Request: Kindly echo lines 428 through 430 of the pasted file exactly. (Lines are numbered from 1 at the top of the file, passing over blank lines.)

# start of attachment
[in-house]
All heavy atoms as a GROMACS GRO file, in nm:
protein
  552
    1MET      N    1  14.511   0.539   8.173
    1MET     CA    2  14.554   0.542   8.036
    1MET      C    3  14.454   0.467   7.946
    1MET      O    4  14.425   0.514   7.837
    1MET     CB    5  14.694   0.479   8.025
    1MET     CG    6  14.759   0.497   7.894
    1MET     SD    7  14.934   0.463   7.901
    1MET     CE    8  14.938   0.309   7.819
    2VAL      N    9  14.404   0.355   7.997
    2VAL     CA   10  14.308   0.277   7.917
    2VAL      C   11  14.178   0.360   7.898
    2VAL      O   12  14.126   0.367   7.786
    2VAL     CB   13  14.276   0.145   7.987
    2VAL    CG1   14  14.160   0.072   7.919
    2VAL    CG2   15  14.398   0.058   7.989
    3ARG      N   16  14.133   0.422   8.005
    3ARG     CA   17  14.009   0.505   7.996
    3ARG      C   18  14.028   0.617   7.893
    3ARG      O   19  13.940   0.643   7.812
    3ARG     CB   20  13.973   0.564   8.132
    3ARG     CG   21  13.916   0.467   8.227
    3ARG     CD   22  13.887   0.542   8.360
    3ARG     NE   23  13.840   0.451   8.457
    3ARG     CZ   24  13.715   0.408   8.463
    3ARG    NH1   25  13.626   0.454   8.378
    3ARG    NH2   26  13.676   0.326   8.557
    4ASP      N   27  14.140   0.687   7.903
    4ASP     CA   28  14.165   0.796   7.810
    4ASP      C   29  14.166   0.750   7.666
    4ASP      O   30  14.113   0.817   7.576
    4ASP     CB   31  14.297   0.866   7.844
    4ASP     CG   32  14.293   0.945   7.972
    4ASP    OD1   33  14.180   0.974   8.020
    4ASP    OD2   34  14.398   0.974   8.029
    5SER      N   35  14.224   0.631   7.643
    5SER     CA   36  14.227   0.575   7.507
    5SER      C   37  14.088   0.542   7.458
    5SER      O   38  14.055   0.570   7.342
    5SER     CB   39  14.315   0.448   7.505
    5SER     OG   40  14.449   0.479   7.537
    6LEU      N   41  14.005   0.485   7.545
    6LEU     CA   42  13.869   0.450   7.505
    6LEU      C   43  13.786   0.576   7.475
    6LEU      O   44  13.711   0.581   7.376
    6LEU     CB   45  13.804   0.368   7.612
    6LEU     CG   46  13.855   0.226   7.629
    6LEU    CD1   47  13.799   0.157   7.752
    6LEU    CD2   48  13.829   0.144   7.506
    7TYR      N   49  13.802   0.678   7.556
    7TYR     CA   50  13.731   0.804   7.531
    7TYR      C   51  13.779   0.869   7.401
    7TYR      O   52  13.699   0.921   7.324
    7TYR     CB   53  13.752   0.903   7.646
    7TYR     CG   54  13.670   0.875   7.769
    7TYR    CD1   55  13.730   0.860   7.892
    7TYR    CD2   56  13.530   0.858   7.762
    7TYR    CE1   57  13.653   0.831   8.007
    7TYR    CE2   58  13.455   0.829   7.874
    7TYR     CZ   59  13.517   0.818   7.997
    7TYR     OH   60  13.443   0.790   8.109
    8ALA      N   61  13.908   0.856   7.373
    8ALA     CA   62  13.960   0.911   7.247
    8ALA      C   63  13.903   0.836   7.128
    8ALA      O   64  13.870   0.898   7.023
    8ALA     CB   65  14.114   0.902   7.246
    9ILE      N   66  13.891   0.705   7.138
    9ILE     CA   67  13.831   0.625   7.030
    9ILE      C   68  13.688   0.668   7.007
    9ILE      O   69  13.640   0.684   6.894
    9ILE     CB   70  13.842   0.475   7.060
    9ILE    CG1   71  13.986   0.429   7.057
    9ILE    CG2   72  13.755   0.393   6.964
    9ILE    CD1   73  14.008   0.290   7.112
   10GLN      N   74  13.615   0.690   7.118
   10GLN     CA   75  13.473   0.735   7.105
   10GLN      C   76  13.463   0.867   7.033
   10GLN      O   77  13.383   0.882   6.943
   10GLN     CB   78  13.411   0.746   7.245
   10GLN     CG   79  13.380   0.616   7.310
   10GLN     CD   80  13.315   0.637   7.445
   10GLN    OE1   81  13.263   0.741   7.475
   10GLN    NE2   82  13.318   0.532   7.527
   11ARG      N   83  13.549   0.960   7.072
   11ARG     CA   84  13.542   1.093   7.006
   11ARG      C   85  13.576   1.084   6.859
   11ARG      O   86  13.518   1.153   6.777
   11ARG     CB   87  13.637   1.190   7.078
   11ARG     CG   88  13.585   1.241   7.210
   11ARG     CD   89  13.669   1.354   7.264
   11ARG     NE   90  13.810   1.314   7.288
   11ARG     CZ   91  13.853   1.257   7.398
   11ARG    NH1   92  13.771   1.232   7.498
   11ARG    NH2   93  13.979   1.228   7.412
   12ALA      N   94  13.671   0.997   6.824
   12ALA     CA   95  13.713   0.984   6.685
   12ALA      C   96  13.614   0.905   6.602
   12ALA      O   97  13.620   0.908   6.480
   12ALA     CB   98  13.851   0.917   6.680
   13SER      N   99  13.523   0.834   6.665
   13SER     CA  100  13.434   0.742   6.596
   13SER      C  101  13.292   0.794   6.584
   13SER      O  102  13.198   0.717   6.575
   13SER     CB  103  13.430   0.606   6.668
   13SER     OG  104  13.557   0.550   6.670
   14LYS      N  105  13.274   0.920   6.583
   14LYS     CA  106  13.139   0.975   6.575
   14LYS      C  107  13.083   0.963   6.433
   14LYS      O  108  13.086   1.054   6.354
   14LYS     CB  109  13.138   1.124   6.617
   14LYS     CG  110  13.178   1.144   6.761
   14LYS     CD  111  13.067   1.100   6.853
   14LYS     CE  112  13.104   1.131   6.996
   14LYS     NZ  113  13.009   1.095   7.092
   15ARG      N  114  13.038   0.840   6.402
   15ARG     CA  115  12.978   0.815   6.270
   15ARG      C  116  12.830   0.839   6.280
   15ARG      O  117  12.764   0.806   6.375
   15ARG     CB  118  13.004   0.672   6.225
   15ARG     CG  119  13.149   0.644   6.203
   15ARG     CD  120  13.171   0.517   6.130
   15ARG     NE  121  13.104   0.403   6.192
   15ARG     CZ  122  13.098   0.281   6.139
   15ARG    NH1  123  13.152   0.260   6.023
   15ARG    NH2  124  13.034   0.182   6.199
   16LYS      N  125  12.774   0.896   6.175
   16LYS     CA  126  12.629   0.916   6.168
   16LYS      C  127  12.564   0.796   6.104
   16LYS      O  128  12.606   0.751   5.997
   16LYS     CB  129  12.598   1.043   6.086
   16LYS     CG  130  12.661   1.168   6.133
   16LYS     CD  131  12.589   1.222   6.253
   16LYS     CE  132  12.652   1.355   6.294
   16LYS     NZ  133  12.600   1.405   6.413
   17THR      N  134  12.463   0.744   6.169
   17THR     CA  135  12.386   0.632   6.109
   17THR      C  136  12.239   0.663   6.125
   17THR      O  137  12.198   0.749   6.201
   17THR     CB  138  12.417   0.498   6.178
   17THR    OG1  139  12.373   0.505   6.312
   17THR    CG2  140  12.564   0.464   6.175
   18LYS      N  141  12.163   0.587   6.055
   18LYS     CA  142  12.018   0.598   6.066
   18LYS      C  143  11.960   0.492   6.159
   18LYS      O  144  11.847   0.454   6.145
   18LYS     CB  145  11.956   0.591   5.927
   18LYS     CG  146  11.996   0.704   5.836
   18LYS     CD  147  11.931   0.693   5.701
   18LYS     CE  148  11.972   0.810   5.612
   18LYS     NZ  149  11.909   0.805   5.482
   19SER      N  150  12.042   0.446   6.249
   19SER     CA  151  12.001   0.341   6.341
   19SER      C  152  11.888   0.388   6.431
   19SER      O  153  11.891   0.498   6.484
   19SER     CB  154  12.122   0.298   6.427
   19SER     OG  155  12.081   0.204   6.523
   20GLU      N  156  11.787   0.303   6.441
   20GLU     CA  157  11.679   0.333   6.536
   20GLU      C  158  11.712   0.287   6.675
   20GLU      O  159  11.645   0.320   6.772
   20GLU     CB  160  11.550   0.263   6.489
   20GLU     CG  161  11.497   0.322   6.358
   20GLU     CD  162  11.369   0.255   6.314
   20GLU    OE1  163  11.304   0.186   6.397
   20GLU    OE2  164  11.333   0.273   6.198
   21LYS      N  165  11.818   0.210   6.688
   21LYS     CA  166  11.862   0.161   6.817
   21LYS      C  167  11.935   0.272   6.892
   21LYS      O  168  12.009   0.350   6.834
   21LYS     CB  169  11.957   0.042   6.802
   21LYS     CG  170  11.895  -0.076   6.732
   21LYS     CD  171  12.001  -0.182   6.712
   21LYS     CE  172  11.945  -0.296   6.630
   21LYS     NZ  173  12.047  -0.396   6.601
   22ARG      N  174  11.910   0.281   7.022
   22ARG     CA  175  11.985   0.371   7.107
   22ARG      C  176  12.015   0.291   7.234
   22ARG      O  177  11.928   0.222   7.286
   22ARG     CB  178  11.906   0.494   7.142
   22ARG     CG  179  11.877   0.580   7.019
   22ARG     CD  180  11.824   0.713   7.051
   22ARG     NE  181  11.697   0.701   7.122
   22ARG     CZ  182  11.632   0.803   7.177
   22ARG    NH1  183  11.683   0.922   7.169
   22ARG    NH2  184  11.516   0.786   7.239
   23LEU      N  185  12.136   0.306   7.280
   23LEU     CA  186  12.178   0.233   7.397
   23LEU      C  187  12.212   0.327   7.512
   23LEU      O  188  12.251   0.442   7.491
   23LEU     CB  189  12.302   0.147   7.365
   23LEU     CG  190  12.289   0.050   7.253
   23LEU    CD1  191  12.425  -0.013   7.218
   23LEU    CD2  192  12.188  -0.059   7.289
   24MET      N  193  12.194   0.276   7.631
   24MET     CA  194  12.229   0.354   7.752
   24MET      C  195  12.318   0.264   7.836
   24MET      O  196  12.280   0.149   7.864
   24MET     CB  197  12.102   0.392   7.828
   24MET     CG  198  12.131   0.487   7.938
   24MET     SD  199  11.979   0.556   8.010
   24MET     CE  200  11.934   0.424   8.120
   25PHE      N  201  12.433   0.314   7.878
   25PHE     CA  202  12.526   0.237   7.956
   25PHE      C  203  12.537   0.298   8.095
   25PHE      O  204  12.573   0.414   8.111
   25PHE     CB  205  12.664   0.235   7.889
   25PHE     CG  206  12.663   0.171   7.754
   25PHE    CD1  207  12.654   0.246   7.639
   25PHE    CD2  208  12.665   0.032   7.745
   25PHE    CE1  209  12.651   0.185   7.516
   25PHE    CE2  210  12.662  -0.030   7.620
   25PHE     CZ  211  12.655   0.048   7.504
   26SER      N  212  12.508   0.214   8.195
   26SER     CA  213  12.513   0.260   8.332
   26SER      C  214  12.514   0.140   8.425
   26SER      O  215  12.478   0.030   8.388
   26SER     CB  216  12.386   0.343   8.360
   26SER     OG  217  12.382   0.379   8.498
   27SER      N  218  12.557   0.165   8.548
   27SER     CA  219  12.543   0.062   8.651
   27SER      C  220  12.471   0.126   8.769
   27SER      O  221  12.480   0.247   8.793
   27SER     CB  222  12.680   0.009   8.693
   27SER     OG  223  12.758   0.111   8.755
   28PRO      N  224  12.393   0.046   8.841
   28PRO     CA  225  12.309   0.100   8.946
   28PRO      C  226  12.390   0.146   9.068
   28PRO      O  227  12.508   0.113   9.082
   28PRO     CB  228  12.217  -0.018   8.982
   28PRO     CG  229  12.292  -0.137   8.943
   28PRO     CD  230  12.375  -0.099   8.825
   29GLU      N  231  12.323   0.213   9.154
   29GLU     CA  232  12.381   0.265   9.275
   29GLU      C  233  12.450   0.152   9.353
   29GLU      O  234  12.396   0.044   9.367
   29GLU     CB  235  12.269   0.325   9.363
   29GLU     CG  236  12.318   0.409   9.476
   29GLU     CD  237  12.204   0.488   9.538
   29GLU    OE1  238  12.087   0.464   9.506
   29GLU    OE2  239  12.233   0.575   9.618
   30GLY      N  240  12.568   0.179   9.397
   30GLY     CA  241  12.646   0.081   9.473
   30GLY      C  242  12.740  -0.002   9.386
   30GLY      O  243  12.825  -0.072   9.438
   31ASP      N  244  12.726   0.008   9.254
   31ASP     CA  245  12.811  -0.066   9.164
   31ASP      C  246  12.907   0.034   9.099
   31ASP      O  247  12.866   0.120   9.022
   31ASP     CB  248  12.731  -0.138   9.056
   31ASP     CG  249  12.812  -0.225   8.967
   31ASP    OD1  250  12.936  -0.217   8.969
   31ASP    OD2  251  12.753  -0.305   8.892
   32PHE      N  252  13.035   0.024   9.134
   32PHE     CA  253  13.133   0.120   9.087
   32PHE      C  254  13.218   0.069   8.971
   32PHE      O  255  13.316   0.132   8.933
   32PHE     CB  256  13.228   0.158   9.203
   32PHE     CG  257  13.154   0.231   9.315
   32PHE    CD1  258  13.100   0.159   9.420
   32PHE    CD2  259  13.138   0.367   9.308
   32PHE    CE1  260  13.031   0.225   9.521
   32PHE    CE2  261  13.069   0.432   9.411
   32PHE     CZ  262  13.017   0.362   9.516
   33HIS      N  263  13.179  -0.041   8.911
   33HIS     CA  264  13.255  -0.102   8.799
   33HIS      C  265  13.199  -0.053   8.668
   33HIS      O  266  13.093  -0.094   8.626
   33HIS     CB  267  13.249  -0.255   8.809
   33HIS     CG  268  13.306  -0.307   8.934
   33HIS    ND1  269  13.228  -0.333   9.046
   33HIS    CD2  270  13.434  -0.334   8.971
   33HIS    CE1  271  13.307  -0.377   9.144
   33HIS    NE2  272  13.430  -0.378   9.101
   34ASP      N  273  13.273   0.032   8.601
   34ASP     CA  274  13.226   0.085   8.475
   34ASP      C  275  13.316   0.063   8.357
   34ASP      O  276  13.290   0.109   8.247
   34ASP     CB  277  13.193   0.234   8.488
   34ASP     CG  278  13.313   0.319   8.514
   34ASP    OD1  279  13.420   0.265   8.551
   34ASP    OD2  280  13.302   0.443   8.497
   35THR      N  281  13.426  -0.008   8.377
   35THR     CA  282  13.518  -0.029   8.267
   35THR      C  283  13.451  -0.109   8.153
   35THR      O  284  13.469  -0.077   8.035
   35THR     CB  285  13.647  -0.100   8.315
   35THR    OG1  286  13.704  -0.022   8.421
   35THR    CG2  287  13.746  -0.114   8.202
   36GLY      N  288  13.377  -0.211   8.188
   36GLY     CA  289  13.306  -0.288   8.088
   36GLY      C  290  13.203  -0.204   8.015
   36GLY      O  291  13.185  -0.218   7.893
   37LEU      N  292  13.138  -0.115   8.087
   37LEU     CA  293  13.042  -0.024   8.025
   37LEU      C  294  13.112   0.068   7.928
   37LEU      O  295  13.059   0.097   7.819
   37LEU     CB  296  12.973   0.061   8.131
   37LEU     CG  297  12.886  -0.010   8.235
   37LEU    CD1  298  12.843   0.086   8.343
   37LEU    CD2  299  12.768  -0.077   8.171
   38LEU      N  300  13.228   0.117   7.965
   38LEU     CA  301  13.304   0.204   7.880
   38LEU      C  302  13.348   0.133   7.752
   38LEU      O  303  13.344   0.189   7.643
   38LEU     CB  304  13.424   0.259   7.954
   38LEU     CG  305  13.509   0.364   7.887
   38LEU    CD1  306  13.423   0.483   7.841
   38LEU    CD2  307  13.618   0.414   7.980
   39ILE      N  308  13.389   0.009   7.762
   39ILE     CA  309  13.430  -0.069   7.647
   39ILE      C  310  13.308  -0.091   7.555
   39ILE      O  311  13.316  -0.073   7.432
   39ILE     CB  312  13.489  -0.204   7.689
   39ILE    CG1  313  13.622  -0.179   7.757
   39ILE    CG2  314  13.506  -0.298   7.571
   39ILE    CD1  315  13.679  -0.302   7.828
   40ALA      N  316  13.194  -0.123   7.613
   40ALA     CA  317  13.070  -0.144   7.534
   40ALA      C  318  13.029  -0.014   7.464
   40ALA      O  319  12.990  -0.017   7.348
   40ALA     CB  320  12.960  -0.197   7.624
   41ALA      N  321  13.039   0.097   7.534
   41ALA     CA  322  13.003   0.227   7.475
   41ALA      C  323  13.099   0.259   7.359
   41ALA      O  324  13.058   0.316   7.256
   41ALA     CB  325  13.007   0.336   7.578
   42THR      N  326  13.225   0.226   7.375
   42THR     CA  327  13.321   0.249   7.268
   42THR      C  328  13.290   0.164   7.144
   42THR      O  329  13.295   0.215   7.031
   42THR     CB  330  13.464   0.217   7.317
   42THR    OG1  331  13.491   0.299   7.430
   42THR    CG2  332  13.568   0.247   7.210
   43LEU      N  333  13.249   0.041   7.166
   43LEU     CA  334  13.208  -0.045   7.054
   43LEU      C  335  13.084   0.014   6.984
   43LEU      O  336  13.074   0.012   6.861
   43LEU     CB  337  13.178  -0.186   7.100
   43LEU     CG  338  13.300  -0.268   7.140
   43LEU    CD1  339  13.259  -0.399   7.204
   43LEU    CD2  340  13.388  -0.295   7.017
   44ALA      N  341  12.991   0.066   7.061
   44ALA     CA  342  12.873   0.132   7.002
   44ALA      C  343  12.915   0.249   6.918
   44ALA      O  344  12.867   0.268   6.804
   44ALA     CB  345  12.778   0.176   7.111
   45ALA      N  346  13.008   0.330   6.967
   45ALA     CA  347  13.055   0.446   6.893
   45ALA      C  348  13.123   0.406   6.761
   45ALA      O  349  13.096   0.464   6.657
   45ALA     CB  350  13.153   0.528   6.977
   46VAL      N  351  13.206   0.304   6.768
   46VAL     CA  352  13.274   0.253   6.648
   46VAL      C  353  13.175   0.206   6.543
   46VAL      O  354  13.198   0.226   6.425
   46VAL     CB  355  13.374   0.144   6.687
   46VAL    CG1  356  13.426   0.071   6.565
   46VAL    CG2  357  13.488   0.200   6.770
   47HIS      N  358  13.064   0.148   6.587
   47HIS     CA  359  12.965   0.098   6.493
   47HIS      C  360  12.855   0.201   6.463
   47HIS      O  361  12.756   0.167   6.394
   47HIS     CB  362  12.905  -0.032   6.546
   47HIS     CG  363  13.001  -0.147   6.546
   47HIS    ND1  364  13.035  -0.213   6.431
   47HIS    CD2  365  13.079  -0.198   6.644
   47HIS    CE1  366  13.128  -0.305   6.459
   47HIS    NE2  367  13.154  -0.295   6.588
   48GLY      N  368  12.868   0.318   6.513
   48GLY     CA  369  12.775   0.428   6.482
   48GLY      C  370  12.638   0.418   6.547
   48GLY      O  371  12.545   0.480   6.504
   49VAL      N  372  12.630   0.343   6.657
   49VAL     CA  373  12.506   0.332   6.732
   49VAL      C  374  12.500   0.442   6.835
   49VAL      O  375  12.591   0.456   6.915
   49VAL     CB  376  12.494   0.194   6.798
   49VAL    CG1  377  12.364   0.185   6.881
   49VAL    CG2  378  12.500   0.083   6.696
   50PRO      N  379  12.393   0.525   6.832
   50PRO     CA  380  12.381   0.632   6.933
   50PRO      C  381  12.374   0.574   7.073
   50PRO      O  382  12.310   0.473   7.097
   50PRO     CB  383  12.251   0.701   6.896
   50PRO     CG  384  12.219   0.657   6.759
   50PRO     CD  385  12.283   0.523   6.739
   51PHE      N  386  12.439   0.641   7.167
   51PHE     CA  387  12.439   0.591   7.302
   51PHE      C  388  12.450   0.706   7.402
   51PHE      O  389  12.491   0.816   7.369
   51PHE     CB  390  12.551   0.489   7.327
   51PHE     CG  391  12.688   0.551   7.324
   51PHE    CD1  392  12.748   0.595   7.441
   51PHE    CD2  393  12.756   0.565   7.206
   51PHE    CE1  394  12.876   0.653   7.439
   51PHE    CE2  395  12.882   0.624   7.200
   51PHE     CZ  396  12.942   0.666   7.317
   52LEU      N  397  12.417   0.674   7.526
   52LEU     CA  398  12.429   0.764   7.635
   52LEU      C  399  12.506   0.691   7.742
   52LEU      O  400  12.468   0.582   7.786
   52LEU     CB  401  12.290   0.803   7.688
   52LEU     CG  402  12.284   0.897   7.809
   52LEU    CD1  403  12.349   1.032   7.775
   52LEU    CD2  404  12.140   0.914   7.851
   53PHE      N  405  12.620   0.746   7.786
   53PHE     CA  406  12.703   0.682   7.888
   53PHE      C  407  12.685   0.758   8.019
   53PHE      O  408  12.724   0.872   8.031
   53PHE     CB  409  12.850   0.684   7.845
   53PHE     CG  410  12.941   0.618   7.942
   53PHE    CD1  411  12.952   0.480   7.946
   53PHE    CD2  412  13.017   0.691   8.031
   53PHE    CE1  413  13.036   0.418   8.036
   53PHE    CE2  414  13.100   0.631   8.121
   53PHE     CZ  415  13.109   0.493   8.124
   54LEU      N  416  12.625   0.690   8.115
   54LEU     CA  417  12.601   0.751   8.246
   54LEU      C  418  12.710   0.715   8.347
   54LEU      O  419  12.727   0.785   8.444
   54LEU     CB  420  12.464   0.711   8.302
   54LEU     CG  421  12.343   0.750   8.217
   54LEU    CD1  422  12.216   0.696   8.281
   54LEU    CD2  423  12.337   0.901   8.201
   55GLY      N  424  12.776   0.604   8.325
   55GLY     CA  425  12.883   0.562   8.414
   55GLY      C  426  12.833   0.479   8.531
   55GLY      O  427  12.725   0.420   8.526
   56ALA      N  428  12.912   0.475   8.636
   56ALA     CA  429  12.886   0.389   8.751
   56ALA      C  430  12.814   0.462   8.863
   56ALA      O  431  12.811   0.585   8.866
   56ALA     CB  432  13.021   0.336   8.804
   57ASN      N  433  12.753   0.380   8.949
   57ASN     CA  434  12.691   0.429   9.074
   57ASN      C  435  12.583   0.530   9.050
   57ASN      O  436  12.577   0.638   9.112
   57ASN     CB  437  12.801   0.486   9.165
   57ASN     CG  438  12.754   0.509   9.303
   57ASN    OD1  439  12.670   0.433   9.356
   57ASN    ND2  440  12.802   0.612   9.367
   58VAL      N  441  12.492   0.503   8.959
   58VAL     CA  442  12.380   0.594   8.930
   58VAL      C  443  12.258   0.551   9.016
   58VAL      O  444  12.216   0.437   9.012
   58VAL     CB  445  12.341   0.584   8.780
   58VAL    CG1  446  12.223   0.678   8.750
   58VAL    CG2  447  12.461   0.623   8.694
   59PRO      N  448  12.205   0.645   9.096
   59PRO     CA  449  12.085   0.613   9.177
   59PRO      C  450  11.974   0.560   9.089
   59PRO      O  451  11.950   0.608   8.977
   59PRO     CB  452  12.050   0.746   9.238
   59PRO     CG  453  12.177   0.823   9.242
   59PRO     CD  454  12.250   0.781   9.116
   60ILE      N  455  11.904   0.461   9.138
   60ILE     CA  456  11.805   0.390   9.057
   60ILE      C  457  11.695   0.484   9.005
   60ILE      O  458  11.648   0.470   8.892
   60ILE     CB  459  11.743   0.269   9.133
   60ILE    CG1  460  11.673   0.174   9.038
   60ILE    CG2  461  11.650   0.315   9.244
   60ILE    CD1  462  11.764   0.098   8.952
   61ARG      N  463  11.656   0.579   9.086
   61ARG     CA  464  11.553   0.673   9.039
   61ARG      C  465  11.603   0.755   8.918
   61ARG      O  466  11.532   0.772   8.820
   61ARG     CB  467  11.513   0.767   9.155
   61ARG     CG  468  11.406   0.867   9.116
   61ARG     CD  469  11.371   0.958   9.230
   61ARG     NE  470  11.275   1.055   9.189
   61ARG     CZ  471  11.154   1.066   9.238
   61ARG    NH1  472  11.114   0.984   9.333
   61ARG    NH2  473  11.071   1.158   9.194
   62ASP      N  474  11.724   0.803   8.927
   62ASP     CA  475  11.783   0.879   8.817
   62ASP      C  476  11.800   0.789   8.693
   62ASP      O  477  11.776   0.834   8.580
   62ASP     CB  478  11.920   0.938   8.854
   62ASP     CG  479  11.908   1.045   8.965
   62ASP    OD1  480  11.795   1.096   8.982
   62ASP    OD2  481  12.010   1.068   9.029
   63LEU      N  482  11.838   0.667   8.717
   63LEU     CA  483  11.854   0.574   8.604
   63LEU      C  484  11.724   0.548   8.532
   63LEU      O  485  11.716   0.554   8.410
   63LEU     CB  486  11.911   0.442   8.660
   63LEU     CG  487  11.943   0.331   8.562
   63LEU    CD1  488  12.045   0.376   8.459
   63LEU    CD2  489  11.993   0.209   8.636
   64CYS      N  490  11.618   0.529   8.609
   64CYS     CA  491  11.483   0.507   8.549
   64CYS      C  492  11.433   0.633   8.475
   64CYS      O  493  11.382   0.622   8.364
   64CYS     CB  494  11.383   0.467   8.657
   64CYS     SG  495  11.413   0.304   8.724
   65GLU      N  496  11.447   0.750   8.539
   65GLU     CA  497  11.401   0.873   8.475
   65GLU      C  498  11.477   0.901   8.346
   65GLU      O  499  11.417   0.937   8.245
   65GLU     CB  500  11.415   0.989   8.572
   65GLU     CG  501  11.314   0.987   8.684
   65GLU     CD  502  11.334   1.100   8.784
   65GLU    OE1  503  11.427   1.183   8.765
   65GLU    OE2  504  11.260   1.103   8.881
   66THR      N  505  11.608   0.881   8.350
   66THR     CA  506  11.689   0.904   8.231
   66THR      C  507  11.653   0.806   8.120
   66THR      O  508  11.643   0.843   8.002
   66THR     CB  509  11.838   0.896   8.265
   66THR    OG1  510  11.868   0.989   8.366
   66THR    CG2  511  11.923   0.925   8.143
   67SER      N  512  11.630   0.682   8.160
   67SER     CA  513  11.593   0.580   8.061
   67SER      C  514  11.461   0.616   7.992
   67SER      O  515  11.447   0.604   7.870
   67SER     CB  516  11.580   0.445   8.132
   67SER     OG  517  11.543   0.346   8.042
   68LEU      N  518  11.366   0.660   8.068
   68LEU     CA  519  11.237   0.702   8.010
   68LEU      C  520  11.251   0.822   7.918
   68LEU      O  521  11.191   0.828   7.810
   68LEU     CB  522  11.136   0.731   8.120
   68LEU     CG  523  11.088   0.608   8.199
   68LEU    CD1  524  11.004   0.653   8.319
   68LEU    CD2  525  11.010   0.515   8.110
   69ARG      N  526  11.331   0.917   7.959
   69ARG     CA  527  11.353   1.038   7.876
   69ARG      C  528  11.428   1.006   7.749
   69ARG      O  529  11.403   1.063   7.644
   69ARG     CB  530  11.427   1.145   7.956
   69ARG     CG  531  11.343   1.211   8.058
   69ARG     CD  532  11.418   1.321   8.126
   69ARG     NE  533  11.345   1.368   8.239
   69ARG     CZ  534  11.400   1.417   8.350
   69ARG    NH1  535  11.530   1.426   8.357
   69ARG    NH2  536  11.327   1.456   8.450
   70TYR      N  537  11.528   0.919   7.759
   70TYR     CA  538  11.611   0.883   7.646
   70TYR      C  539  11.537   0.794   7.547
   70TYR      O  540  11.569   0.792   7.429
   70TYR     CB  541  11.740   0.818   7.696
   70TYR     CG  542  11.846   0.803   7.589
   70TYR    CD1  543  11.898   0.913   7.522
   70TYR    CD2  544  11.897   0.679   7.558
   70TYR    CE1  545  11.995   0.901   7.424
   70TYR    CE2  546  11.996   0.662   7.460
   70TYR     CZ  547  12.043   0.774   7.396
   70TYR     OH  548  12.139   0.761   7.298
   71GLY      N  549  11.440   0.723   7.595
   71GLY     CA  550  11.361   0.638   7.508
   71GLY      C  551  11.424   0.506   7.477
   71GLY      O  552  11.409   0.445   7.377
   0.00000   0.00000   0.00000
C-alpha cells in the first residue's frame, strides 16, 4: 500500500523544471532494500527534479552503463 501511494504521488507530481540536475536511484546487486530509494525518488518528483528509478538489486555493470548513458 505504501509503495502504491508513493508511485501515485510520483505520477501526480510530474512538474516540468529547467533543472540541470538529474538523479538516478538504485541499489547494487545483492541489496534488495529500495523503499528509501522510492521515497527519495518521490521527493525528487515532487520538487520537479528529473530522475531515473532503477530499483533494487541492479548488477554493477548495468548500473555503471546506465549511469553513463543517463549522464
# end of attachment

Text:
   55GLY      N  424  12.776   0.604   8.325
   55GLY     CA  425  12.883   0.562   8.414
   55GLY      C  426  12.833   0.479   8.531